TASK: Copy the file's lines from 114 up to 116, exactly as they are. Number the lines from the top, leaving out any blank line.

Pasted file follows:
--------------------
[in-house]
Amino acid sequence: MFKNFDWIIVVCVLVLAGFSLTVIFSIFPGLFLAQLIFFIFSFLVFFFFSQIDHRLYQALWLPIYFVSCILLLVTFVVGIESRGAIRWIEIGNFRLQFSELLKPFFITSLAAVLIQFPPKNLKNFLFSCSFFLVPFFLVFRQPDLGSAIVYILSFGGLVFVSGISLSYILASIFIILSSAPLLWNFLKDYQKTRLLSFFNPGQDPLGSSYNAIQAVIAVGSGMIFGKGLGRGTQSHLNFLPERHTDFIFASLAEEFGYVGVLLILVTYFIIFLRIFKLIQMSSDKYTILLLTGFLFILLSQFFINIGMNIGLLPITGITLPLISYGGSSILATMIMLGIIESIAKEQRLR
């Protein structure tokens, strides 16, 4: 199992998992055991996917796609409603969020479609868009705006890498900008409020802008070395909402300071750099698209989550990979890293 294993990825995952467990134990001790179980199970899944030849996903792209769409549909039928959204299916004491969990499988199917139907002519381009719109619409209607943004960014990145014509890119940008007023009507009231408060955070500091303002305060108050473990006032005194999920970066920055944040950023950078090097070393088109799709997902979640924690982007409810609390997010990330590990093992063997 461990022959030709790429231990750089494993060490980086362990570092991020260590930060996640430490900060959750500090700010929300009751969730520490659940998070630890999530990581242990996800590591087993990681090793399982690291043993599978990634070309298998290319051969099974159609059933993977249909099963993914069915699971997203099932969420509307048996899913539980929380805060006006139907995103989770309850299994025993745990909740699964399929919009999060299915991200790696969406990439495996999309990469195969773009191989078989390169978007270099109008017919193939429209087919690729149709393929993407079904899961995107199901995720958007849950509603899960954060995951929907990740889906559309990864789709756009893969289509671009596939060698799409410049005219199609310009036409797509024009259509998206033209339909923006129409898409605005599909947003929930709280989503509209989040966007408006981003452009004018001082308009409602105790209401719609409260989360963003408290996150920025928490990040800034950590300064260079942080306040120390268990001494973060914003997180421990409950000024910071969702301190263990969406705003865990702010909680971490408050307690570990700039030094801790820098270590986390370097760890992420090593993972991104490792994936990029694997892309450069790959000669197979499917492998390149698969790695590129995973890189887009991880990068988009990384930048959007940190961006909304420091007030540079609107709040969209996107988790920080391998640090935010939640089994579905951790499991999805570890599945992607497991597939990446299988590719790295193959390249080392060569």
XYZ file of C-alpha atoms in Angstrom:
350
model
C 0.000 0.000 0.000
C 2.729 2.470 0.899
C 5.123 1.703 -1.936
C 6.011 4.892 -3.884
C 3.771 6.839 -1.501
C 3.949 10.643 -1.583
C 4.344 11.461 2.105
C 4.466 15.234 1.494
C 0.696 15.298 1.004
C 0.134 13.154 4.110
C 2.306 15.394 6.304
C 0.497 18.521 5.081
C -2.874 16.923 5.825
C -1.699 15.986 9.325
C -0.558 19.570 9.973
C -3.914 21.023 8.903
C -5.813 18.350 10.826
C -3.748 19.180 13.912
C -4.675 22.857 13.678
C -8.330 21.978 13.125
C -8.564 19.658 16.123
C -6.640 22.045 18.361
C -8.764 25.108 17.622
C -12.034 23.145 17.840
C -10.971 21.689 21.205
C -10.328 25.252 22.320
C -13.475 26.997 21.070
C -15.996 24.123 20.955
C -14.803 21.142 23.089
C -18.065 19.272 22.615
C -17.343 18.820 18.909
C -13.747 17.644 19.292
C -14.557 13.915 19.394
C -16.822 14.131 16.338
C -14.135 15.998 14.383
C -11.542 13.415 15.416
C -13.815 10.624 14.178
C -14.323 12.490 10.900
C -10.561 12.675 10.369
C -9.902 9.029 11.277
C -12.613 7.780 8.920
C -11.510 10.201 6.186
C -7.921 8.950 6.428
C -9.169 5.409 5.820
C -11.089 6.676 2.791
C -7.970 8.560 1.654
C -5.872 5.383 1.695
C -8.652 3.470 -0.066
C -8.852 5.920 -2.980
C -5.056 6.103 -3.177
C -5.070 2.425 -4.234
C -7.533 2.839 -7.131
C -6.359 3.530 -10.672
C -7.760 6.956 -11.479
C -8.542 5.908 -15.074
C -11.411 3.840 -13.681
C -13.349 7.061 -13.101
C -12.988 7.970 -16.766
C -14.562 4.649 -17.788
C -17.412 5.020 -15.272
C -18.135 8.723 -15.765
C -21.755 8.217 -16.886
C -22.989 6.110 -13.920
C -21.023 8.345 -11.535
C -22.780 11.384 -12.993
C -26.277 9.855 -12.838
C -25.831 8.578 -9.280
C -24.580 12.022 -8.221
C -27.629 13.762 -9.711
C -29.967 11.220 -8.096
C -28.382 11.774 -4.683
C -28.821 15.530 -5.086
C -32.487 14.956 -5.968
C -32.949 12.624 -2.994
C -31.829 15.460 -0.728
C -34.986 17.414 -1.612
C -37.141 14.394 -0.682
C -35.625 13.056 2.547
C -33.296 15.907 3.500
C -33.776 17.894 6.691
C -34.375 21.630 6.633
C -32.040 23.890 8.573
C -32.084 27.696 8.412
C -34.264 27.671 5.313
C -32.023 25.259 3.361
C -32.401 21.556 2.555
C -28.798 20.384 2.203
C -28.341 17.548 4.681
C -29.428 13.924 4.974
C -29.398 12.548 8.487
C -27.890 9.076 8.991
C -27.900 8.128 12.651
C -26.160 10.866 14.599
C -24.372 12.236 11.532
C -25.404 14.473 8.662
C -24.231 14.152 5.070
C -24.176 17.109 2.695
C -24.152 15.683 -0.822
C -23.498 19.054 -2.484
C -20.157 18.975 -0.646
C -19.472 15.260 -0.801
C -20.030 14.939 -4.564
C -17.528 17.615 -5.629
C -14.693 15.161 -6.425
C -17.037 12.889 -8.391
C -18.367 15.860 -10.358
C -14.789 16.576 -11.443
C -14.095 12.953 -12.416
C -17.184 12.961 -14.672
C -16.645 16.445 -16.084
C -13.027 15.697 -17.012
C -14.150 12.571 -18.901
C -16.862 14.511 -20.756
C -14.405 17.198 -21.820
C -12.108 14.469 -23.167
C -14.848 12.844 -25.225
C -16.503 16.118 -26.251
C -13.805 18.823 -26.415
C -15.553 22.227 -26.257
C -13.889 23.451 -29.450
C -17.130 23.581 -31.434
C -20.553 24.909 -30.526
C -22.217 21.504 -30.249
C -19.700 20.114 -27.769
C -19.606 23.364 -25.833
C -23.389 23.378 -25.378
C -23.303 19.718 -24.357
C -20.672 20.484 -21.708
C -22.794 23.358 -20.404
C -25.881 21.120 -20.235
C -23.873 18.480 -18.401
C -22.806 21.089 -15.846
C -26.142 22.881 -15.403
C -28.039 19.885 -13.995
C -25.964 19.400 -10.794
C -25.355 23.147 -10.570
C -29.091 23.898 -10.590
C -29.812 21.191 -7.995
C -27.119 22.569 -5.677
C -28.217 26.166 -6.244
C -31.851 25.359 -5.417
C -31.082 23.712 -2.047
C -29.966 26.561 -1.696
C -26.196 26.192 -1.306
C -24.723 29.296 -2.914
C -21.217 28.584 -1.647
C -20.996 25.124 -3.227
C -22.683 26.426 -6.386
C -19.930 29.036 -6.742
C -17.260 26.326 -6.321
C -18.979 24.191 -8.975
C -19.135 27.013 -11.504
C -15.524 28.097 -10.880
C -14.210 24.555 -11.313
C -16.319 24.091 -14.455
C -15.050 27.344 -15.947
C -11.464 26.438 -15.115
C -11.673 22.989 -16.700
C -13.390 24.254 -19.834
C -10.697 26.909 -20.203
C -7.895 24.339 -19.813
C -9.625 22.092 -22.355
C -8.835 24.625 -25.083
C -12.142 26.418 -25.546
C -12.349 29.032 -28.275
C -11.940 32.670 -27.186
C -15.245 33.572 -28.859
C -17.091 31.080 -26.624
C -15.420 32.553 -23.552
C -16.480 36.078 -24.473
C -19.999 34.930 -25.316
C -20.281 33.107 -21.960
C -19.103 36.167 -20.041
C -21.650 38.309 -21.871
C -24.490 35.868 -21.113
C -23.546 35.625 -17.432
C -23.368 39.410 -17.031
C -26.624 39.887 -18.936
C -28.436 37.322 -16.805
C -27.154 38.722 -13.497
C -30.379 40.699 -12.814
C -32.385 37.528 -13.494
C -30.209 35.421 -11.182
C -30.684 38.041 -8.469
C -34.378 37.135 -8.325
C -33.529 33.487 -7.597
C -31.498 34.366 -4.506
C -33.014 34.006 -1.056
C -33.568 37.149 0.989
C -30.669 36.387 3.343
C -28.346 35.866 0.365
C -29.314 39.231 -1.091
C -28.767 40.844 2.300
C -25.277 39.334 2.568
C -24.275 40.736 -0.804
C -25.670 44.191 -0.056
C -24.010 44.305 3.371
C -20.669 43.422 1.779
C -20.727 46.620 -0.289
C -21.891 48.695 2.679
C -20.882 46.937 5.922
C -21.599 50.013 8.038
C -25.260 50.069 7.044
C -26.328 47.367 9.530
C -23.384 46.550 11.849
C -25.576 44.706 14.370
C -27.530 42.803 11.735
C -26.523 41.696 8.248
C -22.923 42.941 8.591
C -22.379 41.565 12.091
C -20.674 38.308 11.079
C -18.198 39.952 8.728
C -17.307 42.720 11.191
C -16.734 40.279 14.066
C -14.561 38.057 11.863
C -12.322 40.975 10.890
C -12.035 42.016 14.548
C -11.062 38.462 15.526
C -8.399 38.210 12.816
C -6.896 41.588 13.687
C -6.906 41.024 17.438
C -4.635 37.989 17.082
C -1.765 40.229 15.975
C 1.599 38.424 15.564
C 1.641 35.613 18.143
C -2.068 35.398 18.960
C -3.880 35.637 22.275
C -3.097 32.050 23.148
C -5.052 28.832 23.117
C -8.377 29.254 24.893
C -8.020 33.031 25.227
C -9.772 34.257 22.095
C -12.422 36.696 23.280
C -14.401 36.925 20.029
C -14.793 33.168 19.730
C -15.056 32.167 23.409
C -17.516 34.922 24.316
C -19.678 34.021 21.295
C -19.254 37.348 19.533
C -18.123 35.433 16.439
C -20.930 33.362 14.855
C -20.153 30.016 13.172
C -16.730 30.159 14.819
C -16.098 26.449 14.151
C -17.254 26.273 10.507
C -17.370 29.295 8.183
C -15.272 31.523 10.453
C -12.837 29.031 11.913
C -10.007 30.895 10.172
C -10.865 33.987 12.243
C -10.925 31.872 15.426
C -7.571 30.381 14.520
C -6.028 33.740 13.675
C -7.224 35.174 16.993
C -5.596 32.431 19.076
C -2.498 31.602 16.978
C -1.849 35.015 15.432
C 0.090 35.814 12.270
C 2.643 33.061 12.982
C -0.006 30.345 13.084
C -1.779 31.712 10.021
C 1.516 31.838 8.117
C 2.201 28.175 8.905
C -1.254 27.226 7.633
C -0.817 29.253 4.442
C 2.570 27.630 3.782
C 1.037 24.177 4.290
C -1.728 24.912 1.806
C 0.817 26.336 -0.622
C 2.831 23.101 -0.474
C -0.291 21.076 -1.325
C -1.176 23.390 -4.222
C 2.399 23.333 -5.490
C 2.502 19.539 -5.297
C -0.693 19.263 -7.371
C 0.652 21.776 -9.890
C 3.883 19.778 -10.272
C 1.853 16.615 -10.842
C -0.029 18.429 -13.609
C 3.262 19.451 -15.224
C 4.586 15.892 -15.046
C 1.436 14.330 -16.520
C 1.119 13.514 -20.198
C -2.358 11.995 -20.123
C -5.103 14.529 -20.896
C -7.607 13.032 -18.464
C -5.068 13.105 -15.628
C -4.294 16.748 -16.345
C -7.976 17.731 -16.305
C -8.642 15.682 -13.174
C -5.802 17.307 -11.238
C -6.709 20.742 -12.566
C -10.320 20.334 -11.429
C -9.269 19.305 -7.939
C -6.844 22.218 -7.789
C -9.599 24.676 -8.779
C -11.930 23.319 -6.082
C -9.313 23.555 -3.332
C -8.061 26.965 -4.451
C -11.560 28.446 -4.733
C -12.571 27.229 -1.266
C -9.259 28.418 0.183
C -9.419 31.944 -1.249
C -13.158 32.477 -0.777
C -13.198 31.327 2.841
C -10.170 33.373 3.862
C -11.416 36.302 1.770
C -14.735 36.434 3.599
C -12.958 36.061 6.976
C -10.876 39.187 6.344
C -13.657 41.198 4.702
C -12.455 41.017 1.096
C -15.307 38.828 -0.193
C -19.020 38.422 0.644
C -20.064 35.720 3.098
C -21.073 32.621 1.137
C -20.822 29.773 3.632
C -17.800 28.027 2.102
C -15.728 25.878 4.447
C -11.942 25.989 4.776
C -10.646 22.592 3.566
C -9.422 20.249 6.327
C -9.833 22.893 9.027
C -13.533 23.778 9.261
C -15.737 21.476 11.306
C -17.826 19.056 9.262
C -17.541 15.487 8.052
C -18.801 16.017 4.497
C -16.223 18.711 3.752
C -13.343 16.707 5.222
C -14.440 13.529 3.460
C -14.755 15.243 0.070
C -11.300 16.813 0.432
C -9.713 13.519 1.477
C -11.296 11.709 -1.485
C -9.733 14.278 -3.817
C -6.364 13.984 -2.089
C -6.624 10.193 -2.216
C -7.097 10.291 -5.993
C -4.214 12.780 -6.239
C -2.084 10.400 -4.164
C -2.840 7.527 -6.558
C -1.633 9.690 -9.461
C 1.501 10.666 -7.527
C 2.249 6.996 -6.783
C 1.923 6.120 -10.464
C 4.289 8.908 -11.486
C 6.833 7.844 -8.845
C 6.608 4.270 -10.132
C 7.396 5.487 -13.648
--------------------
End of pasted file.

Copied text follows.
C -14.095 12.953 -12.416
C -17.184 12.961 -14.672
C -16.645 16.445 -16.084